COVID-19 Bulletin: January 27

January 27, 2022 • Posted in COVID-19, Daily Bulletin

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Supply

  • Brent crude surged above $90/bbl for the first time in seven years Wednesday over concerns of tight supply arising from political tensions in Europe and the Middle East. Oil prices ended the day about 2% higher, staying essentially flat in late morning trading today with WTI at $87.36/bbl and Brent at $89.93/bbl.
  • U.S. natural gas prices surged Wednesday on higher heating demand in regions hit by frigid weather. Futures were 3.9% higher in late morning trading at $4.45/MMBtu.
  • The American Petroleum Institute reported a 400,000-barrel crude draw last week, more than double analysts’ expectations. Meanwhile, U.S. crude inventories rose by 2.4 million barrels.
  • The White House approved releasing another 13.4 million barrels of crude from strategic reserves to seven companies, bringing the total released since last November to 40 million barrels. 
  • OPEC+ will likely continue unwinding pandemic production cuts by 400,000 bpd in March, as global demand remains resilient despite record COVID-19 cases in major oil-consuming countries. The group will meet next week to decide.
  • Qatar, one of the world’s largest LNG exporters, says it does not have enough capacity to make up for potential lost Russian flows into Europe. U.S. leverage may be required to reroute some exports in the event of emergency, officials said. 
  • Shell will shut down a key processing unit at its Pernis refinery in Rotterdam as it prepares for seasonal maintenance at Europe’s biggest refinery, likely causing a temporary spike in already high energy prices. 
  • European utilities have raised more than $10 billion through bond offerings this month, the most since 2014, as energy prices remain high and borrowing costs are expected to rise. 
  • Striking energy workers in France lowered the nation’s nuclear and hydro power generation by 2.5 GW Wednesday.
  • Oil production is set to triple next month in Guyana, the resource-rich South American nation that’s been a primary focus of new capacity investment by oil majors during the pandemic. 
  • High-impact drilling activity in the U.S. returned to growth in 2021 after a decade-low the previous year, as the early-pandemic crash in demand forced producers to slash drilling budgets and defer exploration.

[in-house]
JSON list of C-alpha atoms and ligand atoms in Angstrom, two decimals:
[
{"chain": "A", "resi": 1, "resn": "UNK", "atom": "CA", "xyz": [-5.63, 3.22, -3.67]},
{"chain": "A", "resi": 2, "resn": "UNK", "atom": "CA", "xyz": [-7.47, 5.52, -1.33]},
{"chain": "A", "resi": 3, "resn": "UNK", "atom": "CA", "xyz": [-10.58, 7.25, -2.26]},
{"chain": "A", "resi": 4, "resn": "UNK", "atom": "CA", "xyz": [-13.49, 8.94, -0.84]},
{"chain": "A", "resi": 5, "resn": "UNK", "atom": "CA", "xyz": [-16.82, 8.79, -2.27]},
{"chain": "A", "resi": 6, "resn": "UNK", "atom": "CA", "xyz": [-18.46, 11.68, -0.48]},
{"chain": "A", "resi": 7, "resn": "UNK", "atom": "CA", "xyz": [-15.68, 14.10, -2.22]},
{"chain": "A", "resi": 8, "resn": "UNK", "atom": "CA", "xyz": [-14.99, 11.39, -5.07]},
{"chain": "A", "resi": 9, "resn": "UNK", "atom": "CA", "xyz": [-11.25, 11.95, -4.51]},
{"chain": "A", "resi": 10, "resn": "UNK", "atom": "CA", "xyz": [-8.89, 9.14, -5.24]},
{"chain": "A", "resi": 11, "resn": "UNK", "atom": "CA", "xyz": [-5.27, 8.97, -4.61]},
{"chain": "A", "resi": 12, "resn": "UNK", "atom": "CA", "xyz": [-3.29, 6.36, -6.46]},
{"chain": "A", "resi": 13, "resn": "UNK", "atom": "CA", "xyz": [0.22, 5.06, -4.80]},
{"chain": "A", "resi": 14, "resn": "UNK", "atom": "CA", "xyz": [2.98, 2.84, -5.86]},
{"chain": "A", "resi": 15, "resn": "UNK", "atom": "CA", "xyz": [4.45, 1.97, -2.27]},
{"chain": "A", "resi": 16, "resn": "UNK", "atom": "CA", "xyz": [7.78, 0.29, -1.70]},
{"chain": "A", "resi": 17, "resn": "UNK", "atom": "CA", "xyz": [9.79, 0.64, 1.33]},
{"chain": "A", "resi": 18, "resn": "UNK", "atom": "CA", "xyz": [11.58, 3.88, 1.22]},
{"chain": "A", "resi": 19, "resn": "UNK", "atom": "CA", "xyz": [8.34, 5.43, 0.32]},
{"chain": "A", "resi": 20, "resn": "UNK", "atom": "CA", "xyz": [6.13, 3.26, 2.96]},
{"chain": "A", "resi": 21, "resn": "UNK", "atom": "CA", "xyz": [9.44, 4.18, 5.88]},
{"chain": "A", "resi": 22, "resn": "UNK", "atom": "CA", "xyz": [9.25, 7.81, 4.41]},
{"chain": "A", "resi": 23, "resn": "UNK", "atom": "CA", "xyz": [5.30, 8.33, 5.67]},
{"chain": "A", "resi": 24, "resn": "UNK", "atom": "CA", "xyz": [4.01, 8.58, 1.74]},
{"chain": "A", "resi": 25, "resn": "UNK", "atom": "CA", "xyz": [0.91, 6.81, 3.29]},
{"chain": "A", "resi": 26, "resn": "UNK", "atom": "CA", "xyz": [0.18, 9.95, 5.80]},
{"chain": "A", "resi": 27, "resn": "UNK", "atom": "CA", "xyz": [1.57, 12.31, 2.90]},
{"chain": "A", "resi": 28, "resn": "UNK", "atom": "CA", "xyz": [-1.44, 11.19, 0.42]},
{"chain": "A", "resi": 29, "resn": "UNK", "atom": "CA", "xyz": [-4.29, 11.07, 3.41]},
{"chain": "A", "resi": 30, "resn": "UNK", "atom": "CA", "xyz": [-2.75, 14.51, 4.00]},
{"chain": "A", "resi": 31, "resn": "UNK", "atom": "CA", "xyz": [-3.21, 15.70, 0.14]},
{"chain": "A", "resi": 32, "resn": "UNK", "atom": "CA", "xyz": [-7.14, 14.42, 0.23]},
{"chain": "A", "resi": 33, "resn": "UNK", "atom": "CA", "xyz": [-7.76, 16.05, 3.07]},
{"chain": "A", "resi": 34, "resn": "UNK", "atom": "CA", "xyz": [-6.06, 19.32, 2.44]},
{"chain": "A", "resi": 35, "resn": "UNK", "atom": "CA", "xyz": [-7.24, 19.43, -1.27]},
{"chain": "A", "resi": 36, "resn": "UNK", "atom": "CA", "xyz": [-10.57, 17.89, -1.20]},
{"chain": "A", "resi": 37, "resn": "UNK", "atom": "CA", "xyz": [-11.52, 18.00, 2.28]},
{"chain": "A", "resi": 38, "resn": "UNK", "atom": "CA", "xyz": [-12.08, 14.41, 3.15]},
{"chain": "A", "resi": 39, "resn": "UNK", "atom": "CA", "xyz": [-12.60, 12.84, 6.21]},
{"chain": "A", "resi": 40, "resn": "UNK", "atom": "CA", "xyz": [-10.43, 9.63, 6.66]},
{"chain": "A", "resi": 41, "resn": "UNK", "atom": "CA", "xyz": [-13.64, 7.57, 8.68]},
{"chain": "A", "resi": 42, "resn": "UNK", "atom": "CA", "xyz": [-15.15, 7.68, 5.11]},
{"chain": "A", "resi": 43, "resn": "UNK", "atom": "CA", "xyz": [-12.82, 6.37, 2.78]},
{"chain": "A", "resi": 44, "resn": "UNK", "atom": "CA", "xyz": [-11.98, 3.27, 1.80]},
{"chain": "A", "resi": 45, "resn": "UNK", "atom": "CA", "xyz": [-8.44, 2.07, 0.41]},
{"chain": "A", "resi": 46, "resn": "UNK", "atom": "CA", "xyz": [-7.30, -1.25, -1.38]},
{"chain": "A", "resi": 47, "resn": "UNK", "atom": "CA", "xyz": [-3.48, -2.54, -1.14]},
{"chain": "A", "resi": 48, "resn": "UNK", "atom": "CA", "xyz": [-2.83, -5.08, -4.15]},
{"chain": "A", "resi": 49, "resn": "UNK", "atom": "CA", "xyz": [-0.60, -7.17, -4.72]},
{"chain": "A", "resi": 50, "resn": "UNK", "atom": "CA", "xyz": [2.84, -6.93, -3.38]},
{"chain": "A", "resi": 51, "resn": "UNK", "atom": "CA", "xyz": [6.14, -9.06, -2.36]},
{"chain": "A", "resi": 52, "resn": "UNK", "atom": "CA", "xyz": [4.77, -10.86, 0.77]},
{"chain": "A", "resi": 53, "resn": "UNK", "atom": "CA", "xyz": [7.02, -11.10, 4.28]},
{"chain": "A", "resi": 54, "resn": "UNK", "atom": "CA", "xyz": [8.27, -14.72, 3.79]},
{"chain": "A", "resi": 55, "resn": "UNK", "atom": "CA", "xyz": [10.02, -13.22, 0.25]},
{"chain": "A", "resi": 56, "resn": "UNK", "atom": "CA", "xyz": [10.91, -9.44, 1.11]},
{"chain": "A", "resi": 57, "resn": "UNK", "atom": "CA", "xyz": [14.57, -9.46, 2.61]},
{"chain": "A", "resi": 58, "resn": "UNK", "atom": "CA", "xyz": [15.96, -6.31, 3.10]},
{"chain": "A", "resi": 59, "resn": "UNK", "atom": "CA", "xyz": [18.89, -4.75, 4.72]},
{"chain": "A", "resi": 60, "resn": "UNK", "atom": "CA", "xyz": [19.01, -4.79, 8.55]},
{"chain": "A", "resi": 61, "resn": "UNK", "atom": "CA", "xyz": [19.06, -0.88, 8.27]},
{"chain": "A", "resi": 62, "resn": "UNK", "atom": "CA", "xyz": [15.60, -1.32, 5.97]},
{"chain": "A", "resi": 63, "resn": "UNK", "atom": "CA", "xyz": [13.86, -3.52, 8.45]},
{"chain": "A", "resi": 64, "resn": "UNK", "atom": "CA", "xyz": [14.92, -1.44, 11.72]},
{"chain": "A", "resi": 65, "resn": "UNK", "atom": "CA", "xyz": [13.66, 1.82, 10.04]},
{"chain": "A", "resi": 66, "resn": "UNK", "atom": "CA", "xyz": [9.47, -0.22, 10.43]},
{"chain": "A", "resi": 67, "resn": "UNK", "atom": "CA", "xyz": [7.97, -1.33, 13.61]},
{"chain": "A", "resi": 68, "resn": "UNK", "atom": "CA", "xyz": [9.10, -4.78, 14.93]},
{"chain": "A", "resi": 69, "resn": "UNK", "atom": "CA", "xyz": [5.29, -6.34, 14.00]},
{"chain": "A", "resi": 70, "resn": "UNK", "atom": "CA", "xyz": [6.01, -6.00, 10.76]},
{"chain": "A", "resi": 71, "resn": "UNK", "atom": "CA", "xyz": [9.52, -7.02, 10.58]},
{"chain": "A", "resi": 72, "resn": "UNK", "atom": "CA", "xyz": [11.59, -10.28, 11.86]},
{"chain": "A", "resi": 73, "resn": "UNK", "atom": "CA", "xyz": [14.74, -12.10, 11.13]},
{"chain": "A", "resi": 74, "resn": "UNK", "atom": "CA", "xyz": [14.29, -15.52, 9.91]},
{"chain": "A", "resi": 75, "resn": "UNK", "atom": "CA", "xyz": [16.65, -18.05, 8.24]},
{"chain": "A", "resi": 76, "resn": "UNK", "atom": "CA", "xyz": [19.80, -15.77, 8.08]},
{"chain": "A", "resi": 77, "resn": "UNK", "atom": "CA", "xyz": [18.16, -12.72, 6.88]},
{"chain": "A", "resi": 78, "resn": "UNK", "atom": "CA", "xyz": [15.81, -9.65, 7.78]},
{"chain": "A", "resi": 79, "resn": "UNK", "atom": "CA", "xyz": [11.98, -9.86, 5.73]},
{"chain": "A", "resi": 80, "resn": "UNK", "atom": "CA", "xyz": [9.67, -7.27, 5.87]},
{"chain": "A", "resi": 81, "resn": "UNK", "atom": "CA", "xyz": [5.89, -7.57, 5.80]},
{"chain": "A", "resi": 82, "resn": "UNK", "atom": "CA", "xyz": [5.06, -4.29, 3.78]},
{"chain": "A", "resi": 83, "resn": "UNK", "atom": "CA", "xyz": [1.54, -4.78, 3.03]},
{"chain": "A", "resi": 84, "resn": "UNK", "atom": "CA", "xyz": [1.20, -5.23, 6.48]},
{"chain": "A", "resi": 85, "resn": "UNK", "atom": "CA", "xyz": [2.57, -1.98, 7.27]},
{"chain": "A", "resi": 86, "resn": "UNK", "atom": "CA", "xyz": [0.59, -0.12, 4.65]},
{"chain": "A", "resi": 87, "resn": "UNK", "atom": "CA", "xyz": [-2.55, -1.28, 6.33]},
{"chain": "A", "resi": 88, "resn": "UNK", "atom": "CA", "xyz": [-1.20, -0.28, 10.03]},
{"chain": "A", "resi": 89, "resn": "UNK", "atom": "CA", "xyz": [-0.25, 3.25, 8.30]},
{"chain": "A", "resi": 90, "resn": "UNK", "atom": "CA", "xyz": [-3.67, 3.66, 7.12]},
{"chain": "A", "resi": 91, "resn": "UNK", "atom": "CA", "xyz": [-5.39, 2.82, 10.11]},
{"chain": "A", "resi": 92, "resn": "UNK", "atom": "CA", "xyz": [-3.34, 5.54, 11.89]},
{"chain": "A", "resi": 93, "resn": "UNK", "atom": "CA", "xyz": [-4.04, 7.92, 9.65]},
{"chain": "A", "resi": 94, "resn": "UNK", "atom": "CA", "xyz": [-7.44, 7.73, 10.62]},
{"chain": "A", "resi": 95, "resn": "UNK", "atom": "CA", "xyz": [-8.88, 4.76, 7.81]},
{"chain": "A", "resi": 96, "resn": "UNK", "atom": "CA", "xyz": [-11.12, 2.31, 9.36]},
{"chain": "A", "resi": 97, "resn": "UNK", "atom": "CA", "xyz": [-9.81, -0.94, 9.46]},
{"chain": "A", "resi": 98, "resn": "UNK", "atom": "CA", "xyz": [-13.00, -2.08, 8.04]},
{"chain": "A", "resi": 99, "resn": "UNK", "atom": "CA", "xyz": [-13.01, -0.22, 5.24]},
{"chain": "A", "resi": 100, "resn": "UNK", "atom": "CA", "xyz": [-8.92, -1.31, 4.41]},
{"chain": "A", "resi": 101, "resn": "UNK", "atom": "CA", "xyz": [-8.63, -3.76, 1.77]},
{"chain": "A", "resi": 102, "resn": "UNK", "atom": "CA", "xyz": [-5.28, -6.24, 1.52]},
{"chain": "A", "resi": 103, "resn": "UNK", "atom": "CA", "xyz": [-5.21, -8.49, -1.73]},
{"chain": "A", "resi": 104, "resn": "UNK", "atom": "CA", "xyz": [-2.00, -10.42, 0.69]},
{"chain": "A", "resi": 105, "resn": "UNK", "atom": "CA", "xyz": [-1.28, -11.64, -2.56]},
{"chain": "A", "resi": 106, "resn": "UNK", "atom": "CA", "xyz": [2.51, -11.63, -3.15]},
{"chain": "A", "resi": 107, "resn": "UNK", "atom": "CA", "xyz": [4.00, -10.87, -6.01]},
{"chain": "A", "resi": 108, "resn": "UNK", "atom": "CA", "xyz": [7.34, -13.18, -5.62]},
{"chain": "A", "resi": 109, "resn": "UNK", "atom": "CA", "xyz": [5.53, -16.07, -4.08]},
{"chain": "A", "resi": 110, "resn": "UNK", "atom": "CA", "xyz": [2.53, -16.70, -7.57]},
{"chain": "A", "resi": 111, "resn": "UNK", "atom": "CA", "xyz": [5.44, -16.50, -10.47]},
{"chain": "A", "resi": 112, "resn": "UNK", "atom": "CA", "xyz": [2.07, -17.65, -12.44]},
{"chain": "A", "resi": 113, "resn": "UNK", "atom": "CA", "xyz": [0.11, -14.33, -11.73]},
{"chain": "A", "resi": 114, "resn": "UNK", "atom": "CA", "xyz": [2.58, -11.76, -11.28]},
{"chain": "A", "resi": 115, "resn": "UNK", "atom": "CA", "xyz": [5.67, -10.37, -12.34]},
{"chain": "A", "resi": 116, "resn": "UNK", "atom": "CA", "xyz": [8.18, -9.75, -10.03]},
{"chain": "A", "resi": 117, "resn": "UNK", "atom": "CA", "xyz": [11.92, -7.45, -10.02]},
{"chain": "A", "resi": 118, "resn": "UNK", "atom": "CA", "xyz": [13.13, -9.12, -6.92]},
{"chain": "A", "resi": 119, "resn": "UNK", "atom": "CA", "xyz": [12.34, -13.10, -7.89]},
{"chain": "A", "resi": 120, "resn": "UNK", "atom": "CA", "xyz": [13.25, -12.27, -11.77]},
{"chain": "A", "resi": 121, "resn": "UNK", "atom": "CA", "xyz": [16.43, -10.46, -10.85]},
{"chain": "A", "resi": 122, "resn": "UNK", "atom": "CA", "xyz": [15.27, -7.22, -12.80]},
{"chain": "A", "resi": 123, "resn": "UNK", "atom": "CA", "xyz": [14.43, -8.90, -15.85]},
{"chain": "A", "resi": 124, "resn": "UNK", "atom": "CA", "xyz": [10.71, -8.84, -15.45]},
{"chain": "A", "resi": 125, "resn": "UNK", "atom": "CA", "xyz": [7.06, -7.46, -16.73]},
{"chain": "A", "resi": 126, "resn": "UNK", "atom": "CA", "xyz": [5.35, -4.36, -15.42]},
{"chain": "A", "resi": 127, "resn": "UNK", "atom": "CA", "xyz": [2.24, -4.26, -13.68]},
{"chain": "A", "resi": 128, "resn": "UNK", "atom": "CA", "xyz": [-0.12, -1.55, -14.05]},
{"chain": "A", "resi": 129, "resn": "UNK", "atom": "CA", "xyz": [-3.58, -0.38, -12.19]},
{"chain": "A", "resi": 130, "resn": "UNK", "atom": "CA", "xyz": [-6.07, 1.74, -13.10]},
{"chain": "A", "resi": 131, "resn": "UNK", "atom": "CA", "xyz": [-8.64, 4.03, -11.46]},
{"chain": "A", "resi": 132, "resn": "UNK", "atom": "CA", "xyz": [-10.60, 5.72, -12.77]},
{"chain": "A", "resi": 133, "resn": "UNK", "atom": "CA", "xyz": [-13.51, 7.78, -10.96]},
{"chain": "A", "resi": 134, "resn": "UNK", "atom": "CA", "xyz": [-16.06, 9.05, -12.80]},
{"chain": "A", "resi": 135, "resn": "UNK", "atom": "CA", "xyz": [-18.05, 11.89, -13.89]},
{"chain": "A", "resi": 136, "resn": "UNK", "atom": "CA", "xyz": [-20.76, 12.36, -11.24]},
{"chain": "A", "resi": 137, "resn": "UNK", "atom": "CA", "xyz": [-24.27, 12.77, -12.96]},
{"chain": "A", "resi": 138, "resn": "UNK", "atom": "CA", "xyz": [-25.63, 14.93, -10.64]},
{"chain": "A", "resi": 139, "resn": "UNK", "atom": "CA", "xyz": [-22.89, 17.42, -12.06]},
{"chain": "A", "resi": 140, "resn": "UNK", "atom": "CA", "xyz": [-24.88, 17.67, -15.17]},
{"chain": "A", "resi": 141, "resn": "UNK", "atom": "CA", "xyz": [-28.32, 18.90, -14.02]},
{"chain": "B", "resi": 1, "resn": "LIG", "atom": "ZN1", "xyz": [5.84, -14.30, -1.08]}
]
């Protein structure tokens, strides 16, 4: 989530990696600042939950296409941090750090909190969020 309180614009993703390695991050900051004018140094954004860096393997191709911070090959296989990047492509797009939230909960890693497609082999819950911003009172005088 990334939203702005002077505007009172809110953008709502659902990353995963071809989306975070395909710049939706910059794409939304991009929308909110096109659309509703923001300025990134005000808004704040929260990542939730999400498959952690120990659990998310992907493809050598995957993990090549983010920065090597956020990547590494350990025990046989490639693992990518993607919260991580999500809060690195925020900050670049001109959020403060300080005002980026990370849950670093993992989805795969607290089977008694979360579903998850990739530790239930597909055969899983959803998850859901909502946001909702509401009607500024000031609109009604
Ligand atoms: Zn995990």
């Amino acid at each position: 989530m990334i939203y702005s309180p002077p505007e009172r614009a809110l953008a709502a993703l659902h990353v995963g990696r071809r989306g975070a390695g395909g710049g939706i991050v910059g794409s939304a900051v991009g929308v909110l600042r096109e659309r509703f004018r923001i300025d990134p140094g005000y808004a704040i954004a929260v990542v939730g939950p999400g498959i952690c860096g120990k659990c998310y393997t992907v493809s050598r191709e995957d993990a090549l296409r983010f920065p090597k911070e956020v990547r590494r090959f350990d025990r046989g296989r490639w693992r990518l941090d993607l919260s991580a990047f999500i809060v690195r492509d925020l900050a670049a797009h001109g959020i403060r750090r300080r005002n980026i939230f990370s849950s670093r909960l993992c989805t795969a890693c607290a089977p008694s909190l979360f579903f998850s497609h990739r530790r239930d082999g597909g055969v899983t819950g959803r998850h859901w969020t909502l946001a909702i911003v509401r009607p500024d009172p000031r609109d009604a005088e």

• Low natural gas prices in 2020 caused many U.S. operators to lower proved reserve estimates and scale back development plans for new wells, leading to a 4% decline in proved reserves: 
Proved reserves of natural gas fell 4% in the United States during 2020
  • U.S. independent energy company Hess saw $265 million in fourth-quarter profit compared to a $176 million loss the same time in 2020. 
  • Six people were injured yesterday when an empty Ethylene Dichloride tank exploded at a Westlake Chemical plant near Lake Charles, LA, causing a brief shelter-in-place warning in the area.  

Supply Chain

  • An out-of-season wildfire in California’s central coastal region is now 55% contained after forcing hundreds to evacuate the past week. 
  • Container ship charter rates are continuing to hit record highs, with prices for 3,500-teu vessels shooting up to $60,000/day on three-year contracts compared to $45,000/day just a few weeks ago. Meanwhile, spot rates for the largest dry bulk ships are down 56% since the start of the year in a traditionally weak quarter. 
  • The Port of Savannah saw 12 straight months of record container growth in 2021, totaling a 20% annual rise to 5.6 million TEUs
  • Some freight forwarders claim they are being shut out by shipping lines in favor of only the very largest forwarders. 
  • Container lines ordered 555 new ships last year, a record and four times the number of ships ordered in 2020. 
  • The White House suspended 44 Chinese airline flights from the U.S. to China until March in retaliation for the nation’s strict inbound flight restrictions. The decision will remove critical widebody belly capacity for cargo shipments. 
  • Global air cargo demand grew 6.9% in 2021 from pre-pandemic levels of 2019, according to the International Air Transport Association.
  • United Airlines is maintaining its cargo-only service after freight revenue doubled last year to $2.3 billion. Cargo revenue at American Airlines rose an annual 19.6% in the fourth quarter. 
  • The American Trucking Association’s for-hire truck tonnage index hit 114.7 in December, up 1% from the month before and the highest level for the index since April 2021.
  • Total freight truck mileage on U.S. roads hit a record for the 12 months ending last September and is expected to grow even more in 2022, leading state officials to look for ways to ramp up spending on road and bridge maintenance. 
  • Union Pacific reported fewer on-time trips and other deteriorating performance measures in the fourth quarter amid high levels of COVID-19 infections among workers.
  • Class I freight railroad CSX saw quarterly profit rise 23% to $934 million as strong pricing gains offset a 28% increase in expenses.
  • High demand for cardboard and lumber is lifting southern timber prices, raising hopes of a more consistent path forward for the sector that has seen some of the greatest volatility of the pandemic. Saw timber prices are up 18% from their 50-year lows of 2020 but remain well below levels of two decades ago.
  • U.S. consumers are sometimes waiting months and even years for delivery of home furnishings after sudden lockdowns at the start of the pandemic sent demand for desks and other furniture soaring, with supply chains unable to keep up. 
  • U.S. lawmakers introduced new legislation Tuesday that would subsidize $52 billion of American semiconductor research and development.
  • U.S. semiconductor chip maker Micron Technology is shutting down some Shanghai operations by the end of the year with plans to relocate them to the U.S. and India. 
  • Computer maker ASUS continued a production halt of some operations in Taiwan as COVID-19 cases on the island rise. 
  • The White House approved $246 million to build a 3,000-mile freight and passenger rail line between New York and Mississippi, expected to go live in 2040.